What is Creativity?
In Latin there are three different ways of describing creativity:
Creatio Ex Nihilo
Creatio Ex Deo
Creatio Ex Materia
These terms mean Creation from Nothing, Creation from God, and Creation from Existing Materials. The first two are restricted to the realm of deities and the divine while the third describes what we mere mortals can create on our own.
Historically the act of creation from nothing is told through the creation myths from within each culture. In the western world the story of Genesis in the bible is a creatio ex nihilo story.
Human creativity starts with the concept of divine inspiration or a gift from the God(s). Authors speak of how the story writes itself when they are visited by the muses. Artist will talk about sublime beauty and how the painting is made by their brush and God’s hand. Much in our culture has defined creativity as coming from somewhere beyond ourselves as a spiritual gift that is bestowed upon us.
The image above that I photographed on water showing the sun as a starburst being broken into specular highlights on the water is the closest I could come to express the idea of the divine creation of the universe from nothing. The multiple specular highlights on the water remind me that the sun is one of many stars in the universe and that all of our life needs start from the heat generated across the cosmos.
I think that the traditional idea of creatio ex deo tends to leave most of us with the perspective that we are either gifted and talented as artist or we aren’t. Perhaps this is why so few photographers are willing to talk openly about creativity. Most photographers I have met will say something to the effect that they picked up the camera because they couldn’t draw. The photographer has a drive to create but often lacks the confidence in their natural talents to be creative. This is unfortunate.
Research shows that most creativity is socialized out of us during our education and upbringing. Children are able to tap into their imaginations and enjoy the act of drawing; especially if it doesn’t involve staying inside of the lines. Unfortunately, western society favored a literacy that was based upon written language, mathematics, and science, and very little room or encouragement was left for the visual arts.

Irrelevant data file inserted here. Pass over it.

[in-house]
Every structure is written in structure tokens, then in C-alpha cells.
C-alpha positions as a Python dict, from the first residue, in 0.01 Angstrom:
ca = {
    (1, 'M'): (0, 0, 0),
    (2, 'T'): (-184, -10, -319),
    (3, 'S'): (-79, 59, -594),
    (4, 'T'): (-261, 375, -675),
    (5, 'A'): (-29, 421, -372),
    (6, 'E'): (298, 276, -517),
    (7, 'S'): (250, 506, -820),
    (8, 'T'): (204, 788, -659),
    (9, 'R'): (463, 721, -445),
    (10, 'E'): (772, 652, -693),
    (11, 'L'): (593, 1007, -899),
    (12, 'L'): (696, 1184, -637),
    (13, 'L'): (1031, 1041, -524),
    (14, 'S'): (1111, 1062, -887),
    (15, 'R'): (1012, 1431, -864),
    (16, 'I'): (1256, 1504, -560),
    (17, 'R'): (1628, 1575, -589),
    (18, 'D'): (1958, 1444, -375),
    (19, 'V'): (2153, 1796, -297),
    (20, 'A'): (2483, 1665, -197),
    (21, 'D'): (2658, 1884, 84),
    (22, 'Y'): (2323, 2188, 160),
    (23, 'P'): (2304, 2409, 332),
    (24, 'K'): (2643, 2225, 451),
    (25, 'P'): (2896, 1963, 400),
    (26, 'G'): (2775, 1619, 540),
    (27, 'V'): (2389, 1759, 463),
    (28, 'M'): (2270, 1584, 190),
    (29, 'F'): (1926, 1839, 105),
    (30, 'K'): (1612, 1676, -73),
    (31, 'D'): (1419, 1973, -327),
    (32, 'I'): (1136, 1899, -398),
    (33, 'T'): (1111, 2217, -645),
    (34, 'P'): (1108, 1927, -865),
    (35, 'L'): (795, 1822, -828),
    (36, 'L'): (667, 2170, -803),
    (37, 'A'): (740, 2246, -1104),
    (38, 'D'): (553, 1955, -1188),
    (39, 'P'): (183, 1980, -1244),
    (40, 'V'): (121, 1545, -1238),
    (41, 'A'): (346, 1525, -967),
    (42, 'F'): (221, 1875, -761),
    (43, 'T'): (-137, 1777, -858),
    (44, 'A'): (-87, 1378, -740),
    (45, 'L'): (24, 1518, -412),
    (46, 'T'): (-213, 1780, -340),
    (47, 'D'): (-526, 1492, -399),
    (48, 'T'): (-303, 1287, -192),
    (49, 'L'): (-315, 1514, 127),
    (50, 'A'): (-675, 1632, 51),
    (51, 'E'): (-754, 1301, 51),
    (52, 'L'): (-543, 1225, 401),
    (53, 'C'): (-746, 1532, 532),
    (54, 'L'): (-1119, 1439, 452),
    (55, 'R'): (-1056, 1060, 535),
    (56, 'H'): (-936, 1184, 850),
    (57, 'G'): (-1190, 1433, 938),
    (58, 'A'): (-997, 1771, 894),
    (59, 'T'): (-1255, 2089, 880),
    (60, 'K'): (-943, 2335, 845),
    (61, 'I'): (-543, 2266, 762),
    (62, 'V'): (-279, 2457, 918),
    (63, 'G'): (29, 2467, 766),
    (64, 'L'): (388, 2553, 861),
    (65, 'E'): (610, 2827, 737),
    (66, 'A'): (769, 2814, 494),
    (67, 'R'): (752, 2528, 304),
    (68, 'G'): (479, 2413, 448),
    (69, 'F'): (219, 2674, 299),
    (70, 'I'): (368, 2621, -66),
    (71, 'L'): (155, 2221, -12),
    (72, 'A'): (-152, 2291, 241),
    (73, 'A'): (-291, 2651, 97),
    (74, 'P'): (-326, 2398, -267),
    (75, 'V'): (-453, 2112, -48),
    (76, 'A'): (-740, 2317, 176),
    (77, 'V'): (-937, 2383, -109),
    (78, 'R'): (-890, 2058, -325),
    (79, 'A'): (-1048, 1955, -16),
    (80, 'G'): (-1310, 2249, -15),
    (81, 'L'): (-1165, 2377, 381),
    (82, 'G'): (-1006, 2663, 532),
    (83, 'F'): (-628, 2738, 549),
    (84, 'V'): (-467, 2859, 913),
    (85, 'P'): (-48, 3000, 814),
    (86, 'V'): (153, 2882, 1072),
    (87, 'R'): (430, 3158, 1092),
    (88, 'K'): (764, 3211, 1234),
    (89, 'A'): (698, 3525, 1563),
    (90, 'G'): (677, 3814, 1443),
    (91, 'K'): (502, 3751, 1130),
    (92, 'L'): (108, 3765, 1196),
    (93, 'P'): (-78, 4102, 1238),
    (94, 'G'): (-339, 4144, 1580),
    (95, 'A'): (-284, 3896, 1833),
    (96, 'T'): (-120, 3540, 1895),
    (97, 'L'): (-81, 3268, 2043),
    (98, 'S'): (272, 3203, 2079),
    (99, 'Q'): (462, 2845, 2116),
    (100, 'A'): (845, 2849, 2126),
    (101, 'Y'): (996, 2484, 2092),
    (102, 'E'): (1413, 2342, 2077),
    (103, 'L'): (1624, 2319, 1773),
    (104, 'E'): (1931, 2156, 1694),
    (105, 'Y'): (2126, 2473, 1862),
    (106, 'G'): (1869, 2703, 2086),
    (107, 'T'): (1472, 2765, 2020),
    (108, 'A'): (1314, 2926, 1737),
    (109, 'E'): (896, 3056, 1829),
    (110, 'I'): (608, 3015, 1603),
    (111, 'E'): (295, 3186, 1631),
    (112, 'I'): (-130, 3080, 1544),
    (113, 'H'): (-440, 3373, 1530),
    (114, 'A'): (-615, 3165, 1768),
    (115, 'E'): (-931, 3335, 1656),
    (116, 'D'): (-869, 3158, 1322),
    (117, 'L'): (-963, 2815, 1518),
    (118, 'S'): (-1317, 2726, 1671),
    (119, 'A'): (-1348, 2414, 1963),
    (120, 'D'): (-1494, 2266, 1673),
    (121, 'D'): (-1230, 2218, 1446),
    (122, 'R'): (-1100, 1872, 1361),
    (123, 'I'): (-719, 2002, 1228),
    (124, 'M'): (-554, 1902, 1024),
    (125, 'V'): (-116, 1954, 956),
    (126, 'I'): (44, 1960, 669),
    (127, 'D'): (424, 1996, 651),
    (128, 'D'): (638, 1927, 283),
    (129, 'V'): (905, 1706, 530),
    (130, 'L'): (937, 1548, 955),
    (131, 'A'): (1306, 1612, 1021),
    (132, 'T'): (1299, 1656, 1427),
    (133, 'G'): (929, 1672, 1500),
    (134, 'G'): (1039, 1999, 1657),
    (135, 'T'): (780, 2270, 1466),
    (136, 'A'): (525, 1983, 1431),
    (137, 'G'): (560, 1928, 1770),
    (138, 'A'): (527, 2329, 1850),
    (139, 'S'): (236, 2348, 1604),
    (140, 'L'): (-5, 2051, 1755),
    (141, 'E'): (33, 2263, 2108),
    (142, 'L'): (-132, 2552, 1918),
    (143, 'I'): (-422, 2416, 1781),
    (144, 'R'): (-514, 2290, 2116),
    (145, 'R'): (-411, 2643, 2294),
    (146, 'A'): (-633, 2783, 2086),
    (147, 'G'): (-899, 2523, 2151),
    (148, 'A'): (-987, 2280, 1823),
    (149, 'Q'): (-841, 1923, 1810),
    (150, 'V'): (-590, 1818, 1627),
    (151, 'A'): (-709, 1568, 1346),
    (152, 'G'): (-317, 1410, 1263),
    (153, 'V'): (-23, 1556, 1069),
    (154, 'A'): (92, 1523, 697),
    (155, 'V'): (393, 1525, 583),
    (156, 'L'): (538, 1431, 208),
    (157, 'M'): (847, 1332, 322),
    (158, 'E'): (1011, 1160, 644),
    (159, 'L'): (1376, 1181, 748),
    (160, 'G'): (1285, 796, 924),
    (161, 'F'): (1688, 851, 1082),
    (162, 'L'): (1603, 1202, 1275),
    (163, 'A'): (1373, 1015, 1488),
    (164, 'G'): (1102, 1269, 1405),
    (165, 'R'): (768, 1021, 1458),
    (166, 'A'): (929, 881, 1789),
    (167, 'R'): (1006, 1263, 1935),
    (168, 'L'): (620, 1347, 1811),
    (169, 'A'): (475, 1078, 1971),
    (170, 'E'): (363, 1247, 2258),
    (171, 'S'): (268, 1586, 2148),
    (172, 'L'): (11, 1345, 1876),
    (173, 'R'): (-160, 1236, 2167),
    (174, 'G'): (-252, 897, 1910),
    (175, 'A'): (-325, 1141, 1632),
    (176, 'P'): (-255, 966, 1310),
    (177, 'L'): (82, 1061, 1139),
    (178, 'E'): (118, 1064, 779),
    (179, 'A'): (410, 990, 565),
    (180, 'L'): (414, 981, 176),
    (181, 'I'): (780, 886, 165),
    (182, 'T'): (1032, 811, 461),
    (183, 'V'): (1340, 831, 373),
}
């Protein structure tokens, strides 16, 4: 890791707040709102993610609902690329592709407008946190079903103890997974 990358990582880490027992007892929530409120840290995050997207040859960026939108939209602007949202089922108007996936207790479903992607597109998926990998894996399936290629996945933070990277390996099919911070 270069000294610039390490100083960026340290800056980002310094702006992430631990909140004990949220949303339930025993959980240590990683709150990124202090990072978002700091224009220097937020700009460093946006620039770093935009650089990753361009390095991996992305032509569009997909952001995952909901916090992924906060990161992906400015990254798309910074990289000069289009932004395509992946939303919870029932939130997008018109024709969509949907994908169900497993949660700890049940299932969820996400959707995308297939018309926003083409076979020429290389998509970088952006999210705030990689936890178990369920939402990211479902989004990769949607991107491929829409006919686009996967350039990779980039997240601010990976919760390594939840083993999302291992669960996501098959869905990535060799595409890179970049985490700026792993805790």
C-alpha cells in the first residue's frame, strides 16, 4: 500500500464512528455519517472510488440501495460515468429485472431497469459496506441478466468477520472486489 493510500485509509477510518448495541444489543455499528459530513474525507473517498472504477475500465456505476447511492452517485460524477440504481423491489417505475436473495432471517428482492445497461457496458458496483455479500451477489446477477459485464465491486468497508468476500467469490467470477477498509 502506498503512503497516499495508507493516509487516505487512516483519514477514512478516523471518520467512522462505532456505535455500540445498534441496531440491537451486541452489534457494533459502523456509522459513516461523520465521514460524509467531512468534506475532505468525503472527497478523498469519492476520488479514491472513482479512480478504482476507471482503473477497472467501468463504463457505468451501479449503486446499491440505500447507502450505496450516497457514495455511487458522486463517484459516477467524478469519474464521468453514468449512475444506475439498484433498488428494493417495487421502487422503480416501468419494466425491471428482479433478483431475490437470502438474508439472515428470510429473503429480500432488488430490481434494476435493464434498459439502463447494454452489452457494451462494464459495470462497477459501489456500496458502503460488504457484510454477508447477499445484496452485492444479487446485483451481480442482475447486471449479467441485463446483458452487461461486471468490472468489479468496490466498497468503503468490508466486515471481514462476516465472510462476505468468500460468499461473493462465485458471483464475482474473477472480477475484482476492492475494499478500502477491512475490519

I used to love to make drawings. In middle school I even created illustrations for a public television show that were used as part of a book review segment. By the time I reached high school my parents refused to let me take any art classes. I took Calculus, Physics, Chemistry, and German. I lost my ability to draw and did what many frustrated creatives who had lost touch with their natural drawing abilities, I grabbed a camera instead and found a release for that creative energy from its ability to write with light.
The other problem I have with adopting an attitude that creativity has to come from a “God given talent” or inspiration is that this tends to leave us feeling like we need to have inspiration prior to starting any creative project.
I have witnessed far too many unsuccessful artist who were waiting for a creative spark that never came. This is what has motivated me to research creativity further and to discover the process for generating creativity that is not dependent upon divine inspiration. It turns out that the fastest path towards generating creativity is to not wait for inspiration but rather focus on the process of doing the work. Making a lot of work leads to creative insight and further inspiration.
In fact there is a simple step by step process for generating new creative ideas. I will go more in depth on this in future posts but essentially it involves understanding that creativity is the rearranging of existing elements into new combinations. It is the Creatio Ex Materia where the greatest amount human creativity is found that is accessible to everyone if they can only ask the simple question of, “I wonder what this would look like if…”